There are plenty of sub-plots, including William's pious brother, Henry, who is tormented by his lustful feelings for the widow, Emmeline Fox, who tirelessly works for the Rescue Society on behalf of the city's prostitutes. We also meet haughty socialites, bawdy prostitutes, dishonest servants, and most notably for comic relief, we have William's two drunken friends, Ashwell and Bodley.

This is Victorian life as never before seen and Faber minces no words in his explicit descriptions of the seamier sides of life. It can at times be a bit off-putting but it's never gratuitous and it further highlights the differences between the genteel Victorian "ideal" and the more tawdry side of the era. Along the way the cast of colorful characters undergo a lot of changes. There have been some who didn't like the ending but I found it to be perfect. ( )
  janb37 | Feb 13, 2017 |
Showing 1-5 of 169 (next | show all)

» Add other authors (2 possible)

Author nameRoleType of authorWork?Status
Faber, MichelAuthorprimary authorall editionsconfirmed
Świerkocki, MaciejTranslatorsecondary authorsome editionsconfirmed
Dal Pra, ElenaTranslatorsecondary authorsome editionsconfirmed
Damsma, HarmTranslatorsecondary authorsome editionsconfirmed
Larsson, NilsTranslatorsecondary authorsome editionsconfirmed
Möhring, Hans-UlrichTranslatorsecondary authorsome editionsconfirmed
Miedema, NiekTranslatorsecondary authorsome editionsconfirmed
Omland, StianTranslatorsecondary authorsome editionsconfirmed
Pareschi, MonicaTranslatorsecondary authorsome editionsconfirmed
Pekkanen, HilkkaTranslatorsecondary authorsome editionsconfirmed
Saint-Aubin, Guillemette deTranslatorsecondary authorsome editionsconfirmed
Tanner, JillNarratorsecondary authorsome editionsconfirmed
Varrelmann, ClausTranslatorsecondary authorsome editionsconfirmed
Vigild, NielsTranslatorsecondary authorsome editionsconfirmed
Zulaika, JaimeTranslatorsecondary authorsome editionsconfirmed
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Epigraph
The girls that are wanted are good girls
Good from the heart to the lips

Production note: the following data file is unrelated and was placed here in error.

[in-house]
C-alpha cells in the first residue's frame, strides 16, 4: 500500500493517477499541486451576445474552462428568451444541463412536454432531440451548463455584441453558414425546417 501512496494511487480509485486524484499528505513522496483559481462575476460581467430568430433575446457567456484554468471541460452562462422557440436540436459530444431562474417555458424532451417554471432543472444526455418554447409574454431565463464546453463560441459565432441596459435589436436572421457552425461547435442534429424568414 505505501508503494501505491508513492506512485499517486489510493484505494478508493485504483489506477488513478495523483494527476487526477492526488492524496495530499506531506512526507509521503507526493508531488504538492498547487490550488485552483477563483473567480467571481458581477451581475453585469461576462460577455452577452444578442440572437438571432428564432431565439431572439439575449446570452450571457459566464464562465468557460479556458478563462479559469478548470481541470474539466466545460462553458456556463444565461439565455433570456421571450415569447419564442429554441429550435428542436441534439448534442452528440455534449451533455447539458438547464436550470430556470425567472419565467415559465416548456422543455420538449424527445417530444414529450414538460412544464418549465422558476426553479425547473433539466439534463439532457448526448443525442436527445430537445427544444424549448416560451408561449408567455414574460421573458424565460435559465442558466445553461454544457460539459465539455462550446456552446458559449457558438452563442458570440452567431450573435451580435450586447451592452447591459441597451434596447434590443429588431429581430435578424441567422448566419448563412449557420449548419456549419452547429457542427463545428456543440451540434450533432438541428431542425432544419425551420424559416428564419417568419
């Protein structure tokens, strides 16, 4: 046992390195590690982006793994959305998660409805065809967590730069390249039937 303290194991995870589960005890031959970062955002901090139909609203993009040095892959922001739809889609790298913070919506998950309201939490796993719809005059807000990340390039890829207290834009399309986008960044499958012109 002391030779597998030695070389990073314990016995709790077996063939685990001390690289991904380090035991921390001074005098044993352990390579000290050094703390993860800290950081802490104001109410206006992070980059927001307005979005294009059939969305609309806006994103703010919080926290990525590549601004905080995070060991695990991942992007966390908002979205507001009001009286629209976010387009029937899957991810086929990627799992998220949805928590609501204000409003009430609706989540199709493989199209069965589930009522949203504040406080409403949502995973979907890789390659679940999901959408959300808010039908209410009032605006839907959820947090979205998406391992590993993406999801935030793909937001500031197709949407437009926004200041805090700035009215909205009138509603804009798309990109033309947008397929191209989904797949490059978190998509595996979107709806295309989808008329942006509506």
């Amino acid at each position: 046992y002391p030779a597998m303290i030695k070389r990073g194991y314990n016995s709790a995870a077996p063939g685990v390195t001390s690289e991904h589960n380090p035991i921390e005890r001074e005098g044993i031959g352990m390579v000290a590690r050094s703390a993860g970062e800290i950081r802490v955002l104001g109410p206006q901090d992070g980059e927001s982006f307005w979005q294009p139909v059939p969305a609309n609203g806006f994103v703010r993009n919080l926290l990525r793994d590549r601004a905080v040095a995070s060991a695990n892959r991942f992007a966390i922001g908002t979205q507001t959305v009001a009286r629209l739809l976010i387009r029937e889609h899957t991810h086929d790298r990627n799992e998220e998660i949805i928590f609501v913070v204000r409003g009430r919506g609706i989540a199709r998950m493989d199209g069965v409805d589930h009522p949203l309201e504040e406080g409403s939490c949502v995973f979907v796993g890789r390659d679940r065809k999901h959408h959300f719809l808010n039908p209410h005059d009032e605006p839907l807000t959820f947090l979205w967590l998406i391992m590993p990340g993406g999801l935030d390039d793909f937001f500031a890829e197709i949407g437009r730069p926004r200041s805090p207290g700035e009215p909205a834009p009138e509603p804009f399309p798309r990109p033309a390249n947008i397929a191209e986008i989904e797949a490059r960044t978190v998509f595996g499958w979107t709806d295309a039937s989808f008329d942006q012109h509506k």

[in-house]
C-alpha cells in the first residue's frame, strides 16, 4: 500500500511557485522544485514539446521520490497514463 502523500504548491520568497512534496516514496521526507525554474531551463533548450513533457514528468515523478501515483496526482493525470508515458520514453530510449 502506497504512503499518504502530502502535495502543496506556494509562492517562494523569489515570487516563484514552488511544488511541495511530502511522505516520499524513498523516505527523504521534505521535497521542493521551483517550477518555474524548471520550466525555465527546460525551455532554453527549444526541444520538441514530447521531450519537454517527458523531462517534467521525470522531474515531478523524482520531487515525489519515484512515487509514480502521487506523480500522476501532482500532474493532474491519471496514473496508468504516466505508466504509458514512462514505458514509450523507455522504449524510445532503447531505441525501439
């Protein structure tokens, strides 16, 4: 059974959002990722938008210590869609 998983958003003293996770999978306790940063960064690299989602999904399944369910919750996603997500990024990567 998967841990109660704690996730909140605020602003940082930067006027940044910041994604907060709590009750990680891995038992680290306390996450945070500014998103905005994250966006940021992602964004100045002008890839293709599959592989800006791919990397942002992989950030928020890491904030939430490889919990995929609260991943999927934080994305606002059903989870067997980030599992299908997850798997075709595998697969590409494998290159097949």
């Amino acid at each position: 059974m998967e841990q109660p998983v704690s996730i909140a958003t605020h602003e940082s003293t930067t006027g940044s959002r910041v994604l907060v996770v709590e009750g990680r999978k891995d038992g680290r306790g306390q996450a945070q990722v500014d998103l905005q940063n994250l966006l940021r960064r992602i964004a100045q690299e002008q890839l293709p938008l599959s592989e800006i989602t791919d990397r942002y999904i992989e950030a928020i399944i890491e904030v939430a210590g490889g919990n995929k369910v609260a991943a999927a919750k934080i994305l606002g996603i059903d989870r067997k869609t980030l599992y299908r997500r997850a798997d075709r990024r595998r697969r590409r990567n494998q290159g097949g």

Pure as the lily is white and pure
From its heart to its sweet leaf tips.

The girls that are wanted are girls with hearts
They are wanted for mothers and wives
Wanted to cradle in loving arms
The strongest and frailest lives.

The clever, the witty, the brilliant girl
There are few who can understand
But, oh! For the wise, loving home girls
There's a constant, steady demand.

from 'The Girls that are Wanted' J.H. Gray, c. 1880
Dedication
To Eva, with love and thanks
First words
Watch your step.
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Information from the Italian Common Knowledge. Edit to localize it to your language.
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Wikipedia in English (1)

Book description
blurb : Meet Sugar, a nineteen year old prostitute in Victorian London who yearns for escape to a better life. From the brothel of the terrifying Mrs. Castaway, she begins her ascent through society. Beginning with William Rackham, a perfume magnate whose lust for Sugar soon begins to smell like love, she meets a host of lovable, maddening, unforgettable characters as her social rise is overseen by assorted preening socialites, drunken journalists, untrustworthy servants, vile guttersnipes, and whores of all kinds.
Haiku summary
Soapmaker's mistress
Wants to be secretary
But does a "Jane Eyre"
(thorold)

Amazon.com Amazon.com Review (ISBN 0156028778, Paperback)